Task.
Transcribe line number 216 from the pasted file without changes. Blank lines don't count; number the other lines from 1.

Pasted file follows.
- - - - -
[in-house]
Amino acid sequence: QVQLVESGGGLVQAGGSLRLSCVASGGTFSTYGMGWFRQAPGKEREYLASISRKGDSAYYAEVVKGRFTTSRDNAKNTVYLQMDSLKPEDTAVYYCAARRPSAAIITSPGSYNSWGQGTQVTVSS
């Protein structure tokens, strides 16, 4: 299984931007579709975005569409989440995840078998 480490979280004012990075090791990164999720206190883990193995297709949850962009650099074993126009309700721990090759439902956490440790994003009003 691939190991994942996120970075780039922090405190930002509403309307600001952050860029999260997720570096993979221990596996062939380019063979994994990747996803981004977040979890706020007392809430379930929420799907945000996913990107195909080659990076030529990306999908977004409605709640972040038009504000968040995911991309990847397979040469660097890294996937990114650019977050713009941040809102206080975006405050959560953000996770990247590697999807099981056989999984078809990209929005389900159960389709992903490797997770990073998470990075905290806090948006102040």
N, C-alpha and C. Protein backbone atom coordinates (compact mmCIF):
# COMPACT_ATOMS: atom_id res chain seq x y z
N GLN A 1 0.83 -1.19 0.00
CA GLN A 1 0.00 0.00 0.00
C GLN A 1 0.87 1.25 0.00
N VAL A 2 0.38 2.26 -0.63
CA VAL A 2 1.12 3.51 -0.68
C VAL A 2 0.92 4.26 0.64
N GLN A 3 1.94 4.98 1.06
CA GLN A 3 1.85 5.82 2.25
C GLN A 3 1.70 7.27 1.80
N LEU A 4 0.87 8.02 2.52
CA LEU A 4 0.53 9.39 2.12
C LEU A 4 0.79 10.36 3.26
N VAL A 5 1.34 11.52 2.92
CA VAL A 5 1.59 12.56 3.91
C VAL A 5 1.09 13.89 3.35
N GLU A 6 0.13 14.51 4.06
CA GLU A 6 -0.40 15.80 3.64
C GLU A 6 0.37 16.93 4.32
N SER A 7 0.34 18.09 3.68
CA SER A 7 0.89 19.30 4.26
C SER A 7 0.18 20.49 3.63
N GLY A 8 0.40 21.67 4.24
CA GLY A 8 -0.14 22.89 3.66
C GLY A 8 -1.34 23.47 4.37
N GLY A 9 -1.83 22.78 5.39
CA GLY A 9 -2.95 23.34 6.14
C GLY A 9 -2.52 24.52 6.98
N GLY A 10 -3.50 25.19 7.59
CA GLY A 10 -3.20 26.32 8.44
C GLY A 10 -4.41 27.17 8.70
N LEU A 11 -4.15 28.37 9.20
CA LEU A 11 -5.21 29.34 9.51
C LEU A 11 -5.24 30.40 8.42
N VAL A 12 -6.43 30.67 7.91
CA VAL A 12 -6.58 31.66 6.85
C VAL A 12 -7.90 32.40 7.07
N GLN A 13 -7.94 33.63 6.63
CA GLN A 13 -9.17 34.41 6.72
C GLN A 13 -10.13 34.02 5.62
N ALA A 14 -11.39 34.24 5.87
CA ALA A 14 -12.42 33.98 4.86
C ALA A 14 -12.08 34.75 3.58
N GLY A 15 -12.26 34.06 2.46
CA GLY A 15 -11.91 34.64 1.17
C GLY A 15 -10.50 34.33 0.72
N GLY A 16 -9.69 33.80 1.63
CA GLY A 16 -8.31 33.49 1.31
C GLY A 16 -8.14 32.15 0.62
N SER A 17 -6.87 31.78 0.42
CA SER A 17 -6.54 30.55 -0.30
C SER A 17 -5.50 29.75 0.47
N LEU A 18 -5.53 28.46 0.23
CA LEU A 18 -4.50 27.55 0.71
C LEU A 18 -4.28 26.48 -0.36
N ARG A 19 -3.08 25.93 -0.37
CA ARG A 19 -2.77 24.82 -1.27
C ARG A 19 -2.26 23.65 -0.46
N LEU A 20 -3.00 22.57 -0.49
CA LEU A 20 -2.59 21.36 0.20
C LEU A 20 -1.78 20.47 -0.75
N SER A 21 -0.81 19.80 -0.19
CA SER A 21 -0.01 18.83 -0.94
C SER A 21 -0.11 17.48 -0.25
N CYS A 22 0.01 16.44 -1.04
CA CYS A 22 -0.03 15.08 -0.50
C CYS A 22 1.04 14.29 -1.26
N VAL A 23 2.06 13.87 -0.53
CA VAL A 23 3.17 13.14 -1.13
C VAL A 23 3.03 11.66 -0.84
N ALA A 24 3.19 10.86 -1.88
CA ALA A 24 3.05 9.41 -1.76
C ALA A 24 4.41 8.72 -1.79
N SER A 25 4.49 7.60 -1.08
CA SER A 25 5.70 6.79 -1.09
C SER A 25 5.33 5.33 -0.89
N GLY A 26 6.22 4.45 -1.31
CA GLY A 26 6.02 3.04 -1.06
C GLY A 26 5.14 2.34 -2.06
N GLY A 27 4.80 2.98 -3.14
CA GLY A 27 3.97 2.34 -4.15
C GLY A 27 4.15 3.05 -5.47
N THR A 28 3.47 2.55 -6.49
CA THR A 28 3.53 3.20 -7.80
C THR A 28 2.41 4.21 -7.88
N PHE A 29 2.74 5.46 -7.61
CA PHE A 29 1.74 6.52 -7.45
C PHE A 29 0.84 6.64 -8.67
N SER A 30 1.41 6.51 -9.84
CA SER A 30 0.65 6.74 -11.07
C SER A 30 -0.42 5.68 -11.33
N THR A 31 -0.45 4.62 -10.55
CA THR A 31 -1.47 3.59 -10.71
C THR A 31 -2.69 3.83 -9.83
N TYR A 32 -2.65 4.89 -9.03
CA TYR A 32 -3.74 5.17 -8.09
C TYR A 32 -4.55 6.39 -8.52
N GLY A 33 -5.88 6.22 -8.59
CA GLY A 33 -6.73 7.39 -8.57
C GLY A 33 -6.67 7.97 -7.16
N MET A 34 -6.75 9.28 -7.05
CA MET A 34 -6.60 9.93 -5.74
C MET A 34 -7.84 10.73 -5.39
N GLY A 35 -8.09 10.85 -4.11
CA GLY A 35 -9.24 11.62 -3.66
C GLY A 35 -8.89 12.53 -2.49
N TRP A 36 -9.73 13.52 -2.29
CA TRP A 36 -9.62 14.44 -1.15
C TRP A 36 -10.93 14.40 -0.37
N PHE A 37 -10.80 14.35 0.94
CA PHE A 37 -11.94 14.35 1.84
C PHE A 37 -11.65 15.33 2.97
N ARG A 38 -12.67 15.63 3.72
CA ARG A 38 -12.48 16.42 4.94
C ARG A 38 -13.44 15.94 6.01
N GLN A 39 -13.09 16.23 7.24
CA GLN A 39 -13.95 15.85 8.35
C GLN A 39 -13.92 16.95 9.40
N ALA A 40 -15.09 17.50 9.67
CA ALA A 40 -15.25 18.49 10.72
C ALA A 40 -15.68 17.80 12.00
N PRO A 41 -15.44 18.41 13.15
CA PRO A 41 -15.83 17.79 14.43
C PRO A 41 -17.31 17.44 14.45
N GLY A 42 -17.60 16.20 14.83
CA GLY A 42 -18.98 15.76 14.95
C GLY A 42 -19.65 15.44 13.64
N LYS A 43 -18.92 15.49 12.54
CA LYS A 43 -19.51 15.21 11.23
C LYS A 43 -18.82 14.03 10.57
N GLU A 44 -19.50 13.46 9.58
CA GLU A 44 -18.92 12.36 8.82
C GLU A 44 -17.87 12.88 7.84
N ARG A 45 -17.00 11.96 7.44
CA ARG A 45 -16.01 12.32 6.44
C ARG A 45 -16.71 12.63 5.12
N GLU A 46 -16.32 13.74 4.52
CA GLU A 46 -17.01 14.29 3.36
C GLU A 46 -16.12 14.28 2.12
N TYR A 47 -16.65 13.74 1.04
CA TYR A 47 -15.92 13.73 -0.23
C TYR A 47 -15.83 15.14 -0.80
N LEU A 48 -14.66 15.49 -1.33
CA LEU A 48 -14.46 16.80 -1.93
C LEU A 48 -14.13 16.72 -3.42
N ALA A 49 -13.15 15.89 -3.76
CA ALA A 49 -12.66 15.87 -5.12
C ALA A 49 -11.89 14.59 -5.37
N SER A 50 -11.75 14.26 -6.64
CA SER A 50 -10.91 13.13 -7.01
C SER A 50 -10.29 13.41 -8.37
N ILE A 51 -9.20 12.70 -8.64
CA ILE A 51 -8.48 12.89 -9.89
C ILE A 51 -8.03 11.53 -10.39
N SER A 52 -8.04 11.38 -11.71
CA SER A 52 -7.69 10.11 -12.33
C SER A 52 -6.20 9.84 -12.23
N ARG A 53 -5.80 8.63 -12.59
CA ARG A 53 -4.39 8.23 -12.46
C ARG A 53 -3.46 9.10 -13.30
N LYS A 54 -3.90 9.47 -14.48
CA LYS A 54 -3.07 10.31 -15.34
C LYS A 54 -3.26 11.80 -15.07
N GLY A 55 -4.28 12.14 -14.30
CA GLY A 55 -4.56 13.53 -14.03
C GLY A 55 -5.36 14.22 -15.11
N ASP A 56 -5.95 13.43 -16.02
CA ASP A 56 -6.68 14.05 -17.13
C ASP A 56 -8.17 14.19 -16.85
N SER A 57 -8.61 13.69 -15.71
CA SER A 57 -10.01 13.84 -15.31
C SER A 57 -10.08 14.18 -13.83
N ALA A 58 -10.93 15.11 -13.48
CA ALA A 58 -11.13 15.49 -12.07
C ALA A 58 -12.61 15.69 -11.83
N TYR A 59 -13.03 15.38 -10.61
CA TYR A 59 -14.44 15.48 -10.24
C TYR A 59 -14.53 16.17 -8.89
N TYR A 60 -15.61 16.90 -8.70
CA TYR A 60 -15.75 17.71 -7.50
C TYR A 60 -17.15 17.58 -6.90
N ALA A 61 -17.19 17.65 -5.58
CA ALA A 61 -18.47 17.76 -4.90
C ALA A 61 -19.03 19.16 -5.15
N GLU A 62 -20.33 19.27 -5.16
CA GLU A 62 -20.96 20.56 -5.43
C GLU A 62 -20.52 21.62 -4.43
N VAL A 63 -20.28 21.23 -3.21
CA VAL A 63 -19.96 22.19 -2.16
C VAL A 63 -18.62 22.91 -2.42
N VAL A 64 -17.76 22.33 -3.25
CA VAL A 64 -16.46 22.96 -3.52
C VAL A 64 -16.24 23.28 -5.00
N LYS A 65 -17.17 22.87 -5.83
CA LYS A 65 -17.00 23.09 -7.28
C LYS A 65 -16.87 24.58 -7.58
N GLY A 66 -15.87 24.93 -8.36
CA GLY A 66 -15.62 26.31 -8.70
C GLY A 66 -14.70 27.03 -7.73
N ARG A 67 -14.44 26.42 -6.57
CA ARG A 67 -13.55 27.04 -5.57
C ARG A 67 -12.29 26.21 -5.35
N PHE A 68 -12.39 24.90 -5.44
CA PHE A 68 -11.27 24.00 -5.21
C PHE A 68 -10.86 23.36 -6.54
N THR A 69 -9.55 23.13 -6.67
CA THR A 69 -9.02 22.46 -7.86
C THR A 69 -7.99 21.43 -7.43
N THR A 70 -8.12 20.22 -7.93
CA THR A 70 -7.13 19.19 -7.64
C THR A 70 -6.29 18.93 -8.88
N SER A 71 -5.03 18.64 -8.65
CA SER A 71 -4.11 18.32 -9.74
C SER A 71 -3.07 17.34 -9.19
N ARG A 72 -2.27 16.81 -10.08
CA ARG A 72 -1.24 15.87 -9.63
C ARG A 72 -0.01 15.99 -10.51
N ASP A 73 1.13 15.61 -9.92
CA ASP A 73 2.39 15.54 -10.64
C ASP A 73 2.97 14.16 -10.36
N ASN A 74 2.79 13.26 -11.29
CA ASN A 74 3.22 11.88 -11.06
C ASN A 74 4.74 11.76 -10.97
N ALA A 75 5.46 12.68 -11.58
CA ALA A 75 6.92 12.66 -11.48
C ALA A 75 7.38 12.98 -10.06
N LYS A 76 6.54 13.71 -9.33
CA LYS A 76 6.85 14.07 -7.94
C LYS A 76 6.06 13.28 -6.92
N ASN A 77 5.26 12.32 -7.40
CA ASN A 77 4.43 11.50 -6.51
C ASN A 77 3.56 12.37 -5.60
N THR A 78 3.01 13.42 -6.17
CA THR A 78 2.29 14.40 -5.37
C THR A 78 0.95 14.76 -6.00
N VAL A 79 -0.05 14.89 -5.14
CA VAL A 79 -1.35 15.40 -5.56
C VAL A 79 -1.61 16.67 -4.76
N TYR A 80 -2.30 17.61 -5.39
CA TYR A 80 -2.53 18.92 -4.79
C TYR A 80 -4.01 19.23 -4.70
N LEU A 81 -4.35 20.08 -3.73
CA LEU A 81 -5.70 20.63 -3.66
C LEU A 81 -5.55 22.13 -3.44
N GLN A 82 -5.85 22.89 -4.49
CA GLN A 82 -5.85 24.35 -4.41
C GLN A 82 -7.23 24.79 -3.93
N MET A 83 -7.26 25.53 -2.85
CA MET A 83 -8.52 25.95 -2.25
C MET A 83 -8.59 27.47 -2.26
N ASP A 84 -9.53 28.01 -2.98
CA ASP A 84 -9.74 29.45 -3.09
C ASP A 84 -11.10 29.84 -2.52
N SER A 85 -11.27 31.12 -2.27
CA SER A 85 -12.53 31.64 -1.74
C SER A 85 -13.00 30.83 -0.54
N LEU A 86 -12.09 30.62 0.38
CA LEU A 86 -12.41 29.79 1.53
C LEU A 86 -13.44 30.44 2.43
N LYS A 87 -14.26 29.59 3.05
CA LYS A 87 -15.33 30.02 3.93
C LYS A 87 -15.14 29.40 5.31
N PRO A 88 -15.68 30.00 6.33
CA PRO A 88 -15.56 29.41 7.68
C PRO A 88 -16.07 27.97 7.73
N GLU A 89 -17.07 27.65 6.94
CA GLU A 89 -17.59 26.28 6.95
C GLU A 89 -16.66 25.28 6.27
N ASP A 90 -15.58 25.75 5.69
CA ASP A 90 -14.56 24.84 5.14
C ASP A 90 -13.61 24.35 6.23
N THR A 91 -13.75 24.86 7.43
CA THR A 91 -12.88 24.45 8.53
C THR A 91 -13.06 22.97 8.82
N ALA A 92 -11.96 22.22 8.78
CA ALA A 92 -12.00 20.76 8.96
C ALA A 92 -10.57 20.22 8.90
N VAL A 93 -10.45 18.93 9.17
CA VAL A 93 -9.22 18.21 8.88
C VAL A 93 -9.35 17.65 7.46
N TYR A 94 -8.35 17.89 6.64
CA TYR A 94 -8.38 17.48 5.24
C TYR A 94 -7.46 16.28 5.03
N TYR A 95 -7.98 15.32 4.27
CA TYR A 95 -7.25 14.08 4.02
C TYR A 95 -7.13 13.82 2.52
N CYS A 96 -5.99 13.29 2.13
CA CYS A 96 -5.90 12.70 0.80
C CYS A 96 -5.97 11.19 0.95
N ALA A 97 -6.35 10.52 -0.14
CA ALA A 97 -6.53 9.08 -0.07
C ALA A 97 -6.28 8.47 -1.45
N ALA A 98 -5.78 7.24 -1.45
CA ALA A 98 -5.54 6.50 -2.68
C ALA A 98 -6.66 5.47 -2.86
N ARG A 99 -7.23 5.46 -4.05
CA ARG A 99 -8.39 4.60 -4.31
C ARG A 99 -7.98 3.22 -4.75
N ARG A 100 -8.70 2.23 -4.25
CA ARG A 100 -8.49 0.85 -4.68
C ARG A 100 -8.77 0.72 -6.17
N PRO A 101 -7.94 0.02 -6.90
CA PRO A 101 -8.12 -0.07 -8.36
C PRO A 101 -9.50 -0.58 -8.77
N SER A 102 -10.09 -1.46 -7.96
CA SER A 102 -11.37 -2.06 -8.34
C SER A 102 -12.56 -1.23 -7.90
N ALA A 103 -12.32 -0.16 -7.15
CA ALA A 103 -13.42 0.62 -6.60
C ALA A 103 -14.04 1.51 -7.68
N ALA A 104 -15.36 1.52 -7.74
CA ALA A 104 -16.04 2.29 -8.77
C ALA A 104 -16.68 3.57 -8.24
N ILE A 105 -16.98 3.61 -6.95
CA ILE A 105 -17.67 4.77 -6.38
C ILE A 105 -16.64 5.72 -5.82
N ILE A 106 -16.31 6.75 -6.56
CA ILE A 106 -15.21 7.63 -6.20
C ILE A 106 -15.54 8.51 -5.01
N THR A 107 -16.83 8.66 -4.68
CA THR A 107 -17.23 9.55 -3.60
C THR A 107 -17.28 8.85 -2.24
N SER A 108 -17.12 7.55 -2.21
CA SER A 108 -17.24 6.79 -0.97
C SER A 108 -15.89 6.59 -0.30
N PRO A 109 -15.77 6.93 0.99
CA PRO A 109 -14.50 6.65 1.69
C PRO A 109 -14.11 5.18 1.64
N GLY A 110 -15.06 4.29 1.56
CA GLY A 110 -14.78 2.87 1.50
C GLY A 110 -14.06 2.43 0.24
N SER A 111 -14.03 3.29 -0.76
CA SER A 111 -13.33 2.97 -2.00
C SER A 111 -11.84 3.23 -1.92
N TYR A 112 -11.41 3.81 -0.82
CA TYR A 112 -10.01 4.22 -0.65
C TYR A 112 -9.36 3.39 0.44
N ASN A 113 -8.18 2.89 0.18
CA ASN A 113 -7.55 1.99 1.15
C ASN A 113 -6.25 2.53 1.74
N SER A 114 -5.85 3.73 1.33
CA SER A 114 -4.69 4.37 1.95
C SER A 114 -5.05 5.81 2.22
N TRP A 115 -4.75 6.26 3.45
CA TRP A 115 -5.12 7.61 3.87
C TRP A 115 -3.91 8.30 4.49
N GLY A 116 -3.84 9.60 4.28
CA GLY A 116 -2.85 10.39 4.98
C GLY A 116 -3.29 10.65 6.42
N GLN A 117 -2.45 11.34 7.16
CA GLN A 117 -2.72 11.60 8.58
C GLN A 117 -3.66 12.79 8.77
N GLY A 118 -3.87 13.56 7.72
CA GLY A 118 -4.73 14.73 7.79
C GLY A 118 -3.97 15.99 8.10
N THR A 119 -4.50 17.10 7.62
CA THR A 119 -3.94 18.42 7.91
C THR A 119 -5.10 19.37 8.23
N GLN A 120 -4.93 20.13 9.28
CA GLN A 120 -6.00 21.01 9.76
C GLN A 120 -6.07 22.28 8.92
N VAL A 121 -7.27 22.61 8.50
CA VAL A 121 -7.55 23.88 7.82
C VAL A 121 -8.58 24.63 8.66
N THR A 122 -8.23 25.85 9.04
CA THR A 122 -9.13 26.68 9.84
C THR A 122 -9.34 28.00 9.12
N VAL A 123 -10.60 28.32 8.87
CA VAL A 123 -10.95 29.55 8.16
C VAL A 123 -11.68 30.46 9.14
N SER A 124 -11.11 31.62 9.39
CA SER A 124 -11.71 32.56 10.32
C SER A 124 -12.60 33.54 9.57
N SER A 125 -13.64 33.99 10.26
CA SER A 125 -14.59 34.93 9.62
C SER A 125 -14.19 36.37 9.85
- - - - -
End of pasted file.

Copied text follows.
N SER A 71 -5.03 18.64 -8.65